By Matthew Titcombe, CISSP, CMMC Provisional Assessor Lvl 1-3, CISO, Gigit; CEO, Peak InfoSec

Definition of pincer movement
1: a military attack by two coordinated forces that close in on an enemy position from different directions
2: a combination of two forces acting against an opposing force[i]

The United States Department of Defense (DoD) has laid a trap for the Defense Industrial Base (DIB).

It is brilliant and EVERY contractor that is a part of the DIB is already in the trap.

Bottom Line Up Front

  • DoD is letting you voluntarily report your potential non-compliance so the Department of Justice can bring your organization up on charges under the False Claims Act
  • Primes will only want to use certified vendors on all of their contracts—self-attestation won’t matter in the long run
  • Don’t procrastinate. DoD already set this trap into motion

Pincer Movement Fundamentals

CMMC 1.02 was an “in your face” combat tactic much like two boxers in a ring duking it out.  This tactic was simply every DIB company must get compliant or get out.

A pincer movement splits the attackers’ forces in order to envelope and attack the target on multiple fronts.  The attacker maintains a core majority of their force to attack the target face on but also splits their forces to also attack from both the left (left flanker) and right (right flanker).  By attacking from concurrently from the target’s front and both sides the attacker achieves the following effects:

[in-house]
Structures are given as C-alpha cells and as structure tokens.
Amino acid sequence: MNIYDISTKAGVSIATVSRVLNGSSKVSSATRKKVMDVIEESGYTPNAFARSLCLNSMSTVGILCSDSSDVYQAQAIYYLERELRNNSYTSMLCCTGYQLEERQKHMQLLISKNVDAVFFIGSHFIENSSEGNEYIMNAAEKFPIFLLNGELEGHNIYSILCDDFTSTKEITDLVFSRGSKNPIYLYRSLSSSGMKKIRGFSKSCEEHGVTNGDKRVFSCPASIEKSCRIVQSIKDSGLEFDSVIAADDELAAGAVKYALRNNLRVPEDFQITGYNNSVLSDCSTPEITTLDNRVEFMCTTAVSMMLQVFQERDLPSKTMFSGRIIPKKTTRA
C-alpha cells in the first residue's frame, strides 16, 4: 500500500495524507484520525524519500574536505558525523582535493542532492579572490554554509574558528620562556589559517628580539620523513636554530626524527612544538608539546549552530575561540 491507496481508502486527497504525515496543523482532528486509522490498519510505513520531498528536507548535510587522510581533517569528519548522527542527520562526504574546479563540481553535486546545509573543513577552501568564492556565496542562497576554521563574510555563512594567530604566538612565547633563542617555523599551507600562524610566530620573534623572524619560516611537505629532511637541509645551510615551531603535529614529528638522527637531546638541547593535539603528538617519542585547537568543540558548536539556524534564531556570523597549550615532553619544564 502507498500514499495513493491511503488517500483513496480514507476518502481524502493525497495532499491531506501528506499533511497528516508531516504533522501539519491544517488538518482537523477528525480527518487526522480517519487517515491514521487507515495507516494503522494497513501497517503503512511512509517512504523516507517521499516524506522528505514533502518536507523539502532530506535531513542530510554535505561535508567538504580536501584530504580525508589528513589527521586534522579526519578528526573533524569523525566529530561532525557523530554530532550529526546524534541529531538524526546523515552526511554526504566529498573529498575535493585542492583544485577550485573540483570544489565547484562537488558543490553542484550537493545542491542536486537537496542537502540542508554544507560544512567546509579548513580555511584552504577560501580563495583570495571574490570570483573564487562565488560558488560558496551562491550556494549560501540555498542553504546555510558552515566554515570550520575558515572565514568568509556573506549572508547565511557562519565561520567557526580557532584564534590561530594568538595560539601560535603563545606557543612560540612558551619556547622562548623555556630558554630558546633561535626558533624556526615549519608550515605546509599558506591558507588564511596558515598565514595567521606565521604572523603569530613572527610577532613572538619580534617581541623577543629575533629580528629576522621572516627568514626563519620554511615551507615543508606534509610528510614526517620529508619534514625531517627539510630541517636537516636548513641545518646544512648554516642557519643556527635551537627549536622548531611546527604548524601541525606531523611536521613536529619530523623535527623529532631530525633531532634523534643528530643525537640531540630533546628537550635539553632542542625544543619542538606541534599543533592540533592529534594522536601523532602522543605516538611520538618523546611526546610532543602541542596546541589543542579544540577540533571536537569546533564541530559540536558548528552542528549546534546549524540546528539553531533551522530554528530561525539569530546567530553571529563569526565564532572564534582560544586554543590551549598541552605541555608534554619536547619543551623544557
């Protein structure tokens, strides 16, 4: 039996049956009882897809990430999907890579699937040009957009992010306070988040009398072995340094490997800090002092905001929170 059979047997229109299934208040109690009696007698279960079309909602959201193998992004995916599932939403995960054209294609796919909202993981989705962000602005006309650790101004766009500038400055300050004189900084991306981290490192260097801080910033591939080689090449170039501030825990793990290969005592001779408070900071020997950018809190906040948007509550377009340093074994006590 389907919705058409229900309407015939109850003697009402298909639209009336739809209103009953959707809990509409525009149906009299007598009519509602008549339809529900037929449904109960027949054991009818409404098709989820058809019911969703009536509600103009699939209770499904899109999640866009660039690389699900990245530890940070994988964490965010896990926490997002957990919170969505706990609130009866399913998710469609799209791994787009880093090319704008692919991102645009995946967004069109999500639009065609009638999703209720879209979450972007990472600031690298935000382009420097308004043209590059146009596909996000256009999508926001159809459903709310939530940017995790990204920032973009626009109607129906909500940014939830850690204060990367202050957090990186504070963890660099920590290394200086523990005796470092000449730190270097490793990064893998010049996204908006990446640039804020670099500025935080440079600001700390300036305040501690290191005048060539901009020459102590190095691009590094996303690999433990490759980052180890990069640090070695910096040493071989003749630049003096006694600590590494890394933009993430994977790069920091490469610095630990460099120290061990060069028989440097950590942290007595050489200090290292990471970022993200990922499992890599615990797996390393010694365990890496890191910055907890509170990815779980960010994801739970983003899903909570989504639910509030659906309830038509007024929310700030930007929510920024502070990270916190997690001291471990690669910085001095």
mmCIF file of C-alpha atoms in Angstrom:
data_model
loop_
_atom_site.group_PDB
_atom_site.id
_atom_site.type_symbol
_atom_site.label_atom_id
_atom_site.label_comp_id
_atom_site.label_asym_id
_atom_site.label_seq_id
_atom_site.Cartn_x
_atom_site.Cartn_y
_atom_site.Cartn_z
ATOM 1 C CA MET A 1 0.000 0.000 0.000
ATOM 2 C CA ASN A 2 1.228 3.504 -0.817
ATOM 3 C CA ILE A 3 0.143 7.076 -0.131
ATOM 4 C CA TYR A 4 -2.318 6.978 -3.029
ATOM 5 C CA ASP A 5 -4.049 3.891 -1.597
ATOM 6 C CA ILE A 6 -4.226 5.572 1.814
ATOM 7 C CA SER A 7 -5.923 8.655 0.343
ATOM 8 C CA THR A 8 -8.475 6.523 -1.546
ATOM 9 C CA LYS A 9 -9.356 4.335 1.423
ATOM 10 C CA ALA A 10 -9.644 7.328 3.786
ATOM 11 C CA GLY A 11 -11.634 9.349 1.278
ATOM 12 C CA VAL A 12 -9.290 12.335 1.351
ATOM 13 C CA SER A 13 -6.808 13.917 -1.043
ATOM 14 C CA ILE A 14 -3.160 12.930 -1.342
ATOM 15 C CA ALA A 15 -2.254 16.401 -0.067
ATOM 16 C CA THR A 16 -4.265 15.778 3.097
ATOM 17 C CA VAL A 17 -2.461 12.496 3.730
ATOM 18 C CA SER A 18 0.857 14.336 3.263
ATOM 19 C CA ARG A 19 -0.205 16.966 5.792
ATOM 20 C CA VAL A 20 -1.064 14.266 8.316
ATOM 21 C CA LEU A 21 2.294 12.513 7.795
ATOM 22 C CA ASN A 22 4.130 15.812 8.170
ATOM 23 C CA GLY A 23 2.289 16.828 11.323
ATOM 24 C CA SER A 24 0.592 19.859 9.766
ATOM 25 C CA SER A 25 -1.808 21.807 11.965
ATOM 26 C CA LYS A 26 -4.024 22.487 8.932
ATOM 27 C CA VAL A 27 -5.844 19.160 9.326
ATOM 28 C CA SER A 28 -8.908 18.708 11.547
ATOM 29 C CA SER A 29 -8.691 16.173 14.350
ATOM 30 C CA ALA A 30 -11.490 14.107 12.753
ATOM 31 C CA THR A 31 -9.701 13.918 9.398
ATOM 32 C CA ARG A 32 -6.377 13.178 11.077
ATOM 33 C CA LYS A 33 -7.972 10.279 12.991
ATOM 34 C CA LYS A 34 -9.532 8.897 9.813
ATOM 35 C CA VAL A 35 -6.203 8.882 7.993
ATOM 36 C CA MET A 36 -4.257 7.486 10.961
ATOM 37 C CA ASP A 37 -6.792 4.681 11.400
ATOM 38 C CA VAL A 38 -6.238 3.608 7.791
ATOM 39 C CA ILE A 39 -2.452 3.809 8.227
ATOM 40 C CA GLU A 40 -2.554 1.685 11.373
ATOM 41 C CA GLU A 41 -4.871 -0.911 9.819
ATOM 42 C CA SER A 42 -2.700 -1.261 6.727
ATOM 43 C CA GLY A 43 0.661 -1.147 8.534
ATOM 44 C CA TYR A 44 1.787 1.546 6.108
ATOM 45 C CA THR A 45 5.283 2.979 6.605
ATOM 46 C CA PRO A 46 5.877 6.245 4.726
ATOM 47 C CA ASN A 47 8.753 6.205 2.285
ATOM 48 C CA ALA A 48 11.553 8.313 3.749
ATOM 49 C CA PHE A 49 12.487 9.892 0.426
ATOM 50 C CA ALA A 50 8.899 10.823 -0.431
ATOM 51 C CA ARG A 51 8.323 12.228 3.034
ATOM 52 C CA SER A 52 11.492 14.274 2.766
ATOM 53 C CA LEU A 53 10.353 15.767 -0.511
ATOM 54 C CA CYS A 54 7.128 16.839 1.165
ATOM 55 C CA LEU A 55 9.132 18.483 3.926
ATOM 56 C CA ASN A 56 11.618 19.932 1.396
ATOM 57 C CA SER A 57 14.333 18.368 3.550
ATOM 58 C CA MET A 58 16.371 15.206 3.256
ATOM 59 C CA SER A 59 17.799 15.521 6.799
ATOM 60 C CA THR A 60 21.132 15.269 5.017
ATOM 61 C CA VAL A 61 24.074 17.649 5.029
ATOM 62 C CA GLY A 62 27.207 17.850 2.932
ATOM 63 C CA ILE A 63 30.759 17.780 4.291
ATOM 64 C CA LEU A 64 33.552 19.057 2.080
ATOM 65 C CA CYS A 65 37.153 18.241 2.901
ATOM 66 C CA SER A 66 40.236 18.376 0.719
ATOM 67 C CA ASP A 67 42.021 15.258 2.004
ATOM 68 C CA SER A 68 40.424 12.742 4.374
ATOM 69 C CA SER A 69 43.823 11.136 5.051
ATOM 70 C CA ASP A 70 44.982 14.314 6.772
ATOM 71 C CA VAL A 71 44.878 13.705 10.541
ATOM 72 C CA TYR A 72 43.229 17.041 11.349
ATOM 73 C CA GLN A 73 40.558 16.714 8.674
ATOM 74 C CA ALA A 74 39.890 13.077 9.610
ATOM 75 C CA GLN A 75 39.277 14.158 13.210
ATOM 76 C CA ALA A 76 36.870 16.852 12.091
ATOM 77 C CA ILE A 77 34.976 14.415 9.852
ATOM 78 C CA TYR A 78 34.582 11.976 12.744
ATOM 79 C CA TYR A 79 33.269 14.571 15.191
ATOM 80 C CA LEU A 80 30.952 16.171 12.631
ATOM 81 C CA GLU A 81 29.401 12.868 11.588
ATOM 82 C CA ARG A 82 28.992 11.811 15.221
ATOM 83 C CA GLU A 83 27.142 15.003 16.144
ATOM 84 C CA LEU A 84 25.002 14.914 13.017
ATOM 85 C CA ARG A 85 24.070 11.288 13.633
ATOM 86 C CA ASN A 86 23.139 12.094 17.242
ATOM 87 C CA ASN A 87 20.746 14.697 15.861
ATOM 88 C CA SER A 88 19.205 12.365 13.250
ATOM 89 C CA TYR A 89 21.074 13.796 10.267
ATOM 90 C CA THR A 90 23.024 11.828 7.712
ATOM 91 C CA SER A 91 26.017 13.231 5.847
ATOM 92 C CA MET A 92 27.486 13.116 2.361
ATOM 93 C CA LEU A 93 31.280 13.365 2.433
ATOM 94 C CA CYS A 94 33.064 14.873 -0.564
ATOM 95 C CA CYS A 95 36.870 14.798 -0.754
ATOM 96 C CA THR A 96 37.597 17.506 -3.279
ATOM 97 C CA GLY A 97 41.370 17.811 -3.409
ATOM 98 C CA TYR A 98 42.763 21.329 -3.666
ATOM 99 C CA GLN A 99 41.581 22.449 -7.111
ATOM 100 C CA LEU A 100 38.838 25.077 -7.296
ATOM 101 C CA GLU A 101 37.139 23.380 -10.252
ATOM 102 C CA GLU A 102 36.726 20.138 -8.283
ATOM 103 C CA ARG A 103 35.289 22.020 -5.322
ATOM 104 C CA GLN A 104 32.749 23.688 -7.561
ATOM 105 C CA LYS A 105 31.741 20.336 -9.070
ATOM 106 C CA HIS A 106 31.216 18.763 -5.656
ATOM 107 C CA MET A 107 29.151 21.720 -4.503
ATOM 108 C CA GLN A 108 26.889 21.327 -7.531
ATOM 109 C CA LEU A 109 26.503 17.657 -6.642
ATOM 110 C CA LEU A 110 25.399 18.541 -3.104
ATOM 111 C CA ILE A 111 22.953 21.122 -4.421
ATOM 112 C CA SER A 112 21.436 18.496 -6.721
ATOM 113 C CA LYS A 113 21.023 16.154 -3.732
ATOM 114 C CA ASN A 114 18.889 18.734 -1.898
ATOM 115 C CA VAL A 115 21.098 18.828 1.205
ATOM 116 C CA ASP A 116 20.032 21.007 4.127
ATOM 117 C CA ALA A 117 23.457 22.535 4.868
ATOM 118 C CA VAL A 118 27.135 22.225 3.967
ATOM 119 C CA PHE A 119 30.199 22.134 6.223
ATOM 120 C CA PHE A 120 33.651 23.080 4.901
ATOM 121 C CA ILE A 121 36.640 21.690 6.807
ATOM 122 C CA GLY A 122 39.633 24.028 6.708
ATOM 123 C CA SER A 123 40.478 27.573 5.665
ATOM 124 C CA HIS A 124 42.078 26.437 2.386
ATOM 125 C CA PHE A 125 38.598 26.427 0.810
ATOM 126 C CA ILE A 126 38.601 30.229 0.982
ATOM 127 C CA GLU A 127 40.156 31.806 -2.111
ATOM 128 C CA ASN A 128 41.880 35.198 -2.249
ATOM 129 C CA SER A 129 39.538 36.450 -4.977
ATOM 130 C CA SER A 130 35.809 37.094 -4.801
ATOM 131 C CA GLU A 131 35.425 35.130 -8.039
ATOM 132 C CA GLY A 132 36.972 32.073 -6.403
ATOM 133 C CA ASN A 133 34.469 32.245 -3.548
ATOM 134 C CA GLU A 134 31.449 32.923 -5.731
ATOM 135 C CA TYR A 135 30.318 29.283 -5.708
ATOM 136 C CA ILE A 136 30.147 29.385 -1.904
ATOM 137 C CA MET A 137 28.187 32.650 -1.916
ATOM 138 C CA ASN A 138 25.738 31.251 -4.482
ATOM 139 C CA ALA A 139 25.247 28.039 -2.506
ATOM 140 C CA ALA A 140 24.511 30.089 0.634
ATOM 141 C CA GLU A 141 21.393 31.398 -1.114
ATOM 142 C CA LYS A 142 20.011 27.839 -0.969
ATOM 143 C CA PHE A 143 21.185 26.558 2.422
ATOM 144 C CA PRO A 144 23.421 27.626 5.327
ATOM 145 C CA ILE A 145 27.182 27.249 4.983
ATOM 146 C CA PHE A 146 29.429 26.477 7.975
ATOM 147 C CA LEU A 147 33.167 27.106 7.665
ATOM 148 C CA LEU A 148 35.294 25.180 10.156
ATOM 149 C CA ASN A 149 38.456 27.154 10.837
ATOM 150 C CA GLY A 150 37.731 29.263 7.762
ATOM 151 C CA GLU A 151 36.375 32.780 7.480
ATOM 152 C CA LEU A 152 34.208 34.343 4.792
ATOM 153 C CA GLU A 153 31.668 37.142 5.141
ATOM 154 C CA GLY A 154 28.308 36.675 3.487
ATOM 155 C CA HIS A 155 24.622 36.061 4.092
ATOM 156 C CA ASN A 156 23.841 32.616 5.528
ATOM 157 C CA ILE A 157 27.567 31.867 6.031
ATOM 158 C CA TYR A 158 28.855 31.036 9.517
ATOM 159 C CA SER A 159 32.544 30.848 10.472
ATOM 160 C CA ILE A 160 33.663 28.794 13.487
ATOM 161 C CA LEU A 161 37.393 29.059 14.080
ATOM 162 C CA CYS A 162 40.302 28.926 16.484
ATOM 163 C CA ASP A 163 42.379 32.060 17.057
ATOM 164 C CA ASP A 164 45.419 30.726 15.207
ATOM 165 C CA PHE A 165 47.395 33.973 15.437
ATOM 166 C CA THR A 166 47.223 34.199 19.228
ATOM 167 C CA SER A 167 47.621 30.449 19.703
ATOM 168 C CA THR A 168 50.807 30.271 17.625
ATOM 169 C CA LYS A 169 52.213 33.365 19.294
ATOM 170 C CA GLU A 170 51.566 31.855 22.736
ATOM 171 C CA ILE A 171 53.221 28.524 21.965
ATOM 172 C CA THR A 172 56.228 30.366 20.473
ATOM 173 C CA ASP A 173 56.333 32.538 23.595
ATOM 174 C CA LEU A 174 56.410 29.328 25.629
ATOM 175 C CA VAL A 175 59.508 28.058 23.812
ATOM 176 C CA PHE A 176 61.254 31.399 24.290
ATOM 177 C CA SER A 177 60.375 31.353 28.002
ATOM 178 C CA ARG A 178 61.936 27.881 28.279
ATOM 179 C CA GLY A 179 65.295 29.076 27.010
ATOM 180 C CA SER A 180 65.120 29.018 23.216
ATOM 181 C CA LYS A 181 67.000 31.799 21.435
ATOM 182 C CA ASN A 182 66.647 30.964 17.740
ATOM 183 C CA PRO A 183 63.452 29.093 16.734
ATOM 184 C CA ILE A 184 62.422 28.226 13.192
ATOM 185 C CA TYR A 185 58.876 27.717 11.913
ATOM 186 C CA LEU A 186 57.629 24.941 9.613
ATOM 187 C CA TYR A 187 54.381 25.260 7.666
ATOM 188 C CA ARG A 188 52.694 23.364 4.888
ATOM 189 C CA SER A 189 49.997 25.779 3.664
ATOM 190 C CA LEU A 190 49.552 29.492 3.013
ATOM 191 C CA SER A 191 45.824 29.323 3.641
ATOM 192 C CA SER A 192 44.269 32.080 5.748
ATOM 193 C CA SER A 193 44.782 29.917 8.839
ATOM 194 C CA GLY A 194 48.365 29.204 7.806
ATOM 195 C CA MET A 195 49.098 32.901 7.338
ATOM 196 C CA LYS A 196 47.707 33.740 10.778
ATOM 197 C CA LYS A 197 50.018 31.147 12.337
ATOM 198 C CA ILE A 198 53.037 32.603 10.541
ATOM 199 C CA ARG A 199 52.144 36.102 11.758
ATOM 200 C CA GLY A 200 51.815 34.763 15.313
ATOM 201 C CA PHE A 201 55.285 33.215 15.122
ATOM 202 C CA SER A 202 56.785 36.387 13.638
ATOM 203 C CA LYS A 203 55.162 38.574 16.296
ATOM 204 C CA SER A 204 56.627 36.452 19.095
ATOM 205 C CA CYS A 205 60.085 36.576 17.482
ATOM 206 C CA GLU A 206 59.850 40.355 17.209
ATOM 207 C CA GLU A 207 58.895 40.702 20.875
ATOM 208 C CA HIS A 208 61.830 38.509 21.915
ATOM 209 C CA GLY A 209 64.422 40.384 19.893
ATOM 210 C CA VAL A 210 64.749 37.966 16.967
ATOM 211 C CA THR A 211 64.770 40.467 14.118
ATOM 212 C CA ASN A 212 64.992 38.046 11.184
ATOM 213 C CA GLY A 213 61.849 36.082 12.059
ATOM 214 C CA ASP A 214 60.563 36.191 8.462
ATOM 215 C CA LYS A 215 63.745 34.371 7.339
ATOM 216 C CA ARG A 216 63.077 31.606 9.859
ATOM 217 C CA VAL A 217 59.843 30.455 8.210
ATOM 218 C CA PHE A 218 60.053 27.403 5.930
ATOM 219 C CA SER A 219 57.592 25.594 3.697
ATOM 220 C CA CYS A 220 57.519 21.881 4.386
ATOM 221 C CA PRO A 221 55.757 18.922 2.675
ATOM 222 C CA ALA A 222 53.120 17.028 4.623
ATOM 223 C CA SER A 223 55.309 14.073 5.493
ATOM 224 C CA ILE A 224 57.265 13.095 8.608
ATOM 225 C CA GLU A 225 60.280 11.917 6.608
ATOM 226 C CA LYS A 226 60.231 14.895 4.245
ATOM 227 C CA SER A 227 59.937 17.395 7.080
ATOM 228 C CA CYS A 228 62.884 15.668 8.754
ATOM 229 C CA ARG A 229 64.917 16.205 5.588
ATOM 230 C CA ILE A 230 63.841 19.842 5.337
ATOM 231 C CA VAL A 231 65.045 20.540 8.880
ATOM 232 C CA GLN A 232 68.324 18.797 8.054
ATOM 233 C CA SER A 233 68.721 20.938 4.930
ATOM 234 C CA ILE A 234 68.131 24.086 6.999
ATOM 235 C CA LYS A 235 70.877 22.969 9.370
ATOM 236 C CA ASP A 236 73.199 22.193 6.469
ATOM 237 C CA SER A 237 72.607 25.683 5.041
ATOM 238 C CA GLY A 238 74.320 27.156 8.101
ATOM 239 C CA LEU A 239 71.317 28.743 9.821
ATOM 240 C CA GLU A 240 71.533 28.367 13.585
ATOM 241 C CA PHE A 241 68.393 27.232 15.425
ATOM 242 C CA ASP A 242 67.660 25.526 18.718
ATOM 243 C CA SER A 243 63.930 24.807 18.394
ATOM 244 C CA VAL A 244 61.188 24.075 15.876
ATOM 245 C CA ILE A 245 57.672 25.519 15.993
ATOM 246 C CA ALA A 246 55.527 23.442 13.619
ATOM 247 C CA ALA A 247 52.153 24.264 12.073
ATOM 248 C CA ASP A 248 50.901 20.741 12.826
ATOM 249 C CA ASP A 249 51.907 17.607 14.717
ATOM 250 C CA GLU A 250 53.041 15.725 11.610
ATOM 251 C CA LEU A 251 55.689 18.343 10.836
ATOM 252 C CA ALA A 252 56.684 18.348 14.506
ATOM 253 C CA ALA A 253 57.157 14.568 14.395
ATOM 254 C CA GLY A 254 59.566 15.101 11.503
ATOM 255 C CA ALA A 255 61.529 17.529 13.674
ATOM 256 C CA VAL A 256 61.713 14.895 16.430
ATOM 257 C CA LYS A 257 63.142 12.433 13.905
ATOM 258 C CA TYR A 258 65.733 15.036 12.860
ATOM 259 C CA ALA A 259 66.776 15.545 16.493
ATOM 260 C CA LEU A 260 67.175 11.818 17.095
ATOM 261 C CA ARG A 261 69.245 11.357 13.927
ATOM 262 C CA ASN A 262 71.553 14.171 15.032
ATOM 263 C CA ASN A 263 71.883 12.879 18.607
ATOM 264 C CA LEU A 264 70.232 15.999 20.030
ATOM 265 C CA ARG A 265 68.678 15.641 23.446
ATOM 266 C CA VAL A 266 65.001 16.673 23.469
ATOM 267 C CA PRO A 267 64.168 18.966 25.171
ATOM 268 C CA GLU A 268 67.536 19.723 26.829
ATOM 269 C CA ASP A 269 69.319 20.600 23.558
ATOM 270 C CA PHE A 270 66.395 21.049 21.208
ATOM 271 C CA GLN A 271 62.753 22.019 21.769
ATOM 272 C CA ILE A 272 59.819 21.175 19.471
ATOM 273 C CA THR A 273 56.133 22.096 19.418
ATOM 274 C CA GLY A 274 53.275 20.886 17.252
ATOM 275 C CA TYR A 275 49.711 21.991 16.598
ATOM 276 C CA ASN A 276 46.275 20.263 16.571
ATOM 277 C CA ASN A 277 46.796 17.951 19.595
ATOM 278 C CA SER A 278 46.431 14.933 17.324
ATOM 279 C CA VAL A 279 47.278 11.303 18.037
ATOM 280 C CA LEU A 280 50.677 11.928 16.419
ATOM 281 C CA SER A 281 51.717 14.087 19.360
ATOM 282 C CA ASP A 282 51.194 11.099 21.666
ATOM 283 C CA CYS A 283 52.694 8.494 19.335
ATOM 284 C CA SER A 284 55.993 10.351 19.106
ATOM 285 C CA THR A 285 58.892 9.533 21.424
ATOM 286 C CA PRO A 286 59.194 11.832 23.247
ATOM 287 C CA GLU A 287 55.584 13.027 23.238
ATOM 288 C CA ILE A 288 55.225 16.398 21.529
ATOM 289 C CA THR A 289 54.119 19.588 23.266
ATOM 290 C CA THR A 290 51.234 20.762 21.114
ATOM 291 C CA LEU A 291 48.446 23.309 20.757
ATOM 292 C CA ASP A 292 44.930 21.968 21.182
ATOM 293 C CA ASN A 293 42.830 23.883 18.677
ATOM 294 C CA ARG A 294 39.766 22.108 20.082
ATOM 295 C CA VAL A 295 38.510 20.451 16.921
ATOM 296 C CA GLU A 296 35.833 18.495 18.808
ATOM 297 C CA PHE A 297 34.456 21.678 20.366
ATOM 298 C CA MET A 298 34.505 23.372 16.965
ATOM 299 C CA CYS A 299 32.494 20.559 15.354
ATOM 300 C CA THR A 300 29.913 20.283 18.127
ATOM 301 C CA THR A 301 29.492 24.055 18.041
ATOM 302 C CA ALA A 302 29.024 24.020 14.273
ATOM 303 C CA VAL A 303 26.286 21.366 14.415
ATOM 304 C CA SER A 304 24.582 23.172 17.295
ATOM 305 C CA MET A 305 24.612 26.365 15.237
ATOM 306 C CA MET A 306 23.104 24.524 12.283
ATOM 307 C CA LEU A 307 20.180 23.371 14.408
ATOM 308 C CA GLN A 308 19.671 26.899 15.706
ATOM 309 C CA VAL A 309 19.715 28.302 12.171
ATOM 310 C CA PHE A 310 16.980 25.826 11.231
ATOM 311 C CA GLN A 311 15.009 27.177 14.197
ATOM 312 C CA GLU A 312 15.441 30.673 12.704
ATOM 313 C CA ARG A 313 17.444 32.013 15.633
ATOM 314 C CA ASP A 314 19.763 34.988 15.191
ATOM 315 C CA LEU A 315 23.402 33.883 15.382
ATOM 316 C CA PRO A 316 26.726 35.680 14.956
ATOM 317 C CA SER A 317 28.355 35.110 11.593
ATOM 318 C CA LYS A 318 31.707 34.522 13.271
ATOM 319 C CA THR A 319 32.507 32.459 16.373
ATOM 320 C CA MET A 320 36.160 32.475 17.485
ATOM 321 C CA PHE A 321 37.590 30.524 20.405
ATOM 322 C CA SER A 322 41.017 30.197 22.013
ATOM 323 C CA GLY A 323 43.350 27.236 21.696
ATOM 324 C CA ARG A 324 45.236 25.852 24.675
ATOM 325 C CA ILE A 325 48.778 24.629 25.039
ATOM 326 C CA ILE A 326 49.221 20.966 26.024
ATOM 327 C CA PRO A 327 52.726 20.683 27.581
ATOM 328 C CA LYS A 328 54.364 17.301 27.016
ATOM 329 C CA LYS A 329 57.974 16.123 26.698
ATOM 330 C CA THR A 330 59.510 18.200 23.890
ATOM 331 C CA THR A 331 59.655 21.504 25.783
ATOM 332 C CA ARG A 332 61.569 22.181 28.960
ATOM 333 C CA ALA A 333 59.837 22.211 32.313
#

• They force the target to weaken its forward-facing commitment of forces to deal with the two flanks.
  • The two flanks sow confusion and generate possible target-on-target self-inflicted damages.

While DoD is not out to decimate the DIB in combat, their goal has not changed—get the DIB to NIST SP 800-171 compliance.  They are willing to have non-compliant portions of the DIB drop out.

The Left Flanker:  Your Self-Attestations

The Left Flanker is going to attack DIB companies with a one-two punch.